Specifically, Plaintiffs assert that Deloitte was aware that DVI materially understated its loan loss reserves,*fn3 yet it continued to issue unqualified audit opinions on DVI's financial statements for the relevant fiscal years.*fn4 DVI's loan loss reserves were a significant audit area during Deloitte's work on DVI's Form 10-Ks and during its review of DVI's Form 10-Qs. (Pls.' SOF at ¶ 32; Def.'s Resp. Pls.' SOF ¶ 32 ("[D]uring the course of its audits . . . D&T performed audit testing on DVI's estimates of its loan loss reserves.").) Deloitte also assessed the adequacy of DVI's internal controls as they related to DVI's loan loss reserves, was aware of weaknesses in the internal controls, and criticized their effectiveness. (Pls.' SOF ¶ 35 (collecting exhibits); id. at ¶ 36 (collecting exhibits, e.g., FY 2001 Mgmt. Letter from Deloitte, Aug. 10, 2001, attached to Pls.' SOF as Ex. 33 (explaining that the policies surrounding allowance for loan losses are "outdated and have not been revised in more than three years"); FY 2002 Mgmt. Letter from Deloitte, Oct. 11, 2002, attached to Pls.' SOF as Ex. 34 ("The Company may not be evaluating its allowance for credit losses in accordance with generally accepted accounting principles.").) Deloitte disputes that it criticized the effectiveness of the internal controls and characterizes its review as providing only "recommendations . . . and observations." (Def.'s Resp. Pls.' SOF ¶ 36.) In addition, "Deloitte knew that DVI was engaged in 'aggressive' and 'creative' accounting practices" in an effort to understate its loan loss reserves, including "rewriting loans to avoid reporting them as delinquent," "overadvancing on loans in order for customers to repay other delinquent loans," "transferring delinquent loans to other obligors who had insufficient capital to service the debt," and "repurchasing delinquent loans from securitizations." (Pls.' SOF ¶ 37 (collecting exhibits).) Moreover, memoranda and email exchanges within Deloitte and between Deloitte and DVI reveal Deloitte's knowledge of DVI's misstatements of its loan loss reserves. (Id. at ¶ 38 (collecting exhibits).) For example, in an email exchange on March 6, 2002 among the Deloitte team, one individual writes:

The true answer is that the retained interest should reflect the loss assumption and as losses are purchased back, the retained interest value should go up. . . . [T]he retained interest may not be where it should be[,] and we'll never know because they don't track leases the way they need to on the issue. Now, we have our backs against the wall and are forced to argue a position with no back-up support.

(Michael Bogansky Email, Mar. 6, 2002, attached to Pls.' SOF as Ex. 58.) Similarly, in a memorandum prepared by Deloitte in preparation for a meeting with DVI on August 22, 2002, Deloitte discussed substantial adjustments that DVI was required to make but never did, including an "understatement of the provision for losses on receivables of $1.2 million and an overstatement of the retained interest of $1.2 million." (DVI Audit Status Update, Aug. 22, 2002, attached to Pls.' SOF as Ex. 63.)

Plaintiffs also assert that Deloitte knew about DVI's liquidity crisis and the deceptive practices used to conceal it,*fn5 yet it continued to issue unqualified audit opinions on DVI's financial statements for fiscal years 1999, 2000, 2001, and 2002.*fn6 For example, DVI was at risk of defaulting on a loan covenant under its primary lending agreement with Fleet Bank, which required its debt to equity ratio to be below 10:1, and Deloitte was aware that its ratio was just over 9:1. (Pls.' SOF ¶¶ 52, 53 (collecting exhibits); Defs.' Resp. Pls.' SOF ¶¶ 52, 53.)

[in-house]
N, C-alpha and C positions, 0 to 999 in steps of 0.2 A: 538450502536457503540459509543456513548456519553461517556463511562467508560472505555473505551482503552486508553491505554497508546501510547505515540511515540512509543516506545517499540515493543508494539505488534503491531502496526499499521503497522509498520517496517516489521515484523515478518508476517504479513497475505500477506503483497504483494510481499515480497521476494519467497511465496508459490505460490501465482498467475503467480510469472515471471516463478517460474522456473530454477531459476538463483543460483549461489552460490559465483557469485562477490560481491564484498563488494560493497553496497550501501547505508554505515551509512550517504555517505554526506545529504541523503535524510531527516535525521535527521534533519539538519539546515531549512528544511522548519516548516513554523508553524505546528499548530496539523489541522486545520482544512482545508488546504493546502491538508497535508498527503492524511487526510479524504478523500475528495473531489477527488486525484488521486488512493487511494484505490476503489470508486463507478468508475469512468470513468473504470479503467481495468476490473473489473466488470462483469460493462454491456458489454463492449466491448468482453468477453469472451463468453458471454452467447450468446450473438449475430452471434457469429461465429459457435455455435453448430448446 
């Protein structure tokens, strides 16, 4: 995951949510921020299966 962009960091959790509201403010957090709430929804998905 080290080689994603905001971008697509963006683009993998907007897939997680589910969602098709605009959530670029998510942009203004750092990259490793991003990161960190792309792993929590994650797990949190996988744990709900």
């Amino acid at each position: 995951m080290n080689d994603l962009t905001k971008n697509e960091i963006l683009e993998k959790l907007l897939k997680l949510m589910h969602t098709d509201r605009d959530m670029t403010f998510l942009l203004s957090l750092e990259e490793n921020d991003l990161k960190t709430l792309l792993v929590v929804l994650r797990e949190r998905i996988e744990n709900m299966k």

Plaintiffs' accounting expert concluded that DVI was in "de facto" violation of the covenant because of its improper accounting practices, but Deloitte disputes this finding. (Pls.' SOF ¶ 55 (citing Epstein Report 54, attached to Pls.' SOF as Ex. 3); Def.'s Resp. Pls.' SOF ¶ 55 (citing Steven Garfinkel Dep. 1968:5-23, Mar. 31, 2006, attached to Def.'s Resp. Pls.' SOF as Ex. E).) Deloitte was aware that DVI attempted to raise additional capital but that these efforts failed, except for $25 million in convertible debt and $12 million of debt secured by ineligible collateral. (Pls.' SOF ¶¶ 56, 57 (collecting exhibits, e.g., Bd. of Dir. Minutes, Oct. 22, 2001, attached to Pls.' SOF as Ex. 130; Deloitte Fraud, Control Env't, Engagement Risk, June 30, 1999, attached to Pls.' SOF as Ex. 125 (finding that DVI had insufficient working capital or credit to enable the business to operate at a profitable capacity)); Def.'s Resp. Pls.' SOF ¶¶ 56, 57.) In addition, Deloitte knew that DVI was engaged in "aggressive and creating accounting practices," as described above, to conceal the amount of delinquencies it publicly reported and to improperly inflate its income. (Pls.' SOF ¶¶ 38, 51; see also Examiner's Report 159, Apr. 7, 2004, attached to Pls.' SOF as Ex. 131 (explaining Deloitte raised issues regarding suspect practices in Management Letters to DVI).) Deloitte also had access to, reviewed, and understood DVI's borrowing base reports, which showed that DVI pledged ineligible collateral and double-listed collateral to obtain advances from the Fleet credit facility because access to additional capital was restricted. (Pls.' SOF ¶¶ 58, 60 (collecting exhibits, e.g., John Ellingson Dep. 83:15-85:5, June 17, 2008, attached to Pls.' SOF as Ex. 133); Examiner's Report 157-58 (finding that double-pledging collateral on various warehousing credit lines began in January 2002 through May 2003, and use of ineligible collateral began in September 2001 through May 2003).) Based on this knowledge, Plaintiffs' accounting expert concluded that Deloitte should have issued an adverse opinion rather than a "clean" audit report. (Pls.' SOF ¶ 61 (citing Epstein Report 64, 89-90).) Deloitte disputes that it had knowledge that DVI listed ineligible loans based on the borrowing base reports, and states that a review of borrowing base reports was outside the scope of its audit. (Def.'s Resp. Pls.' SOF ¶¶ 58, 60 (citing Garfinkel Dep. 1767:18-23).)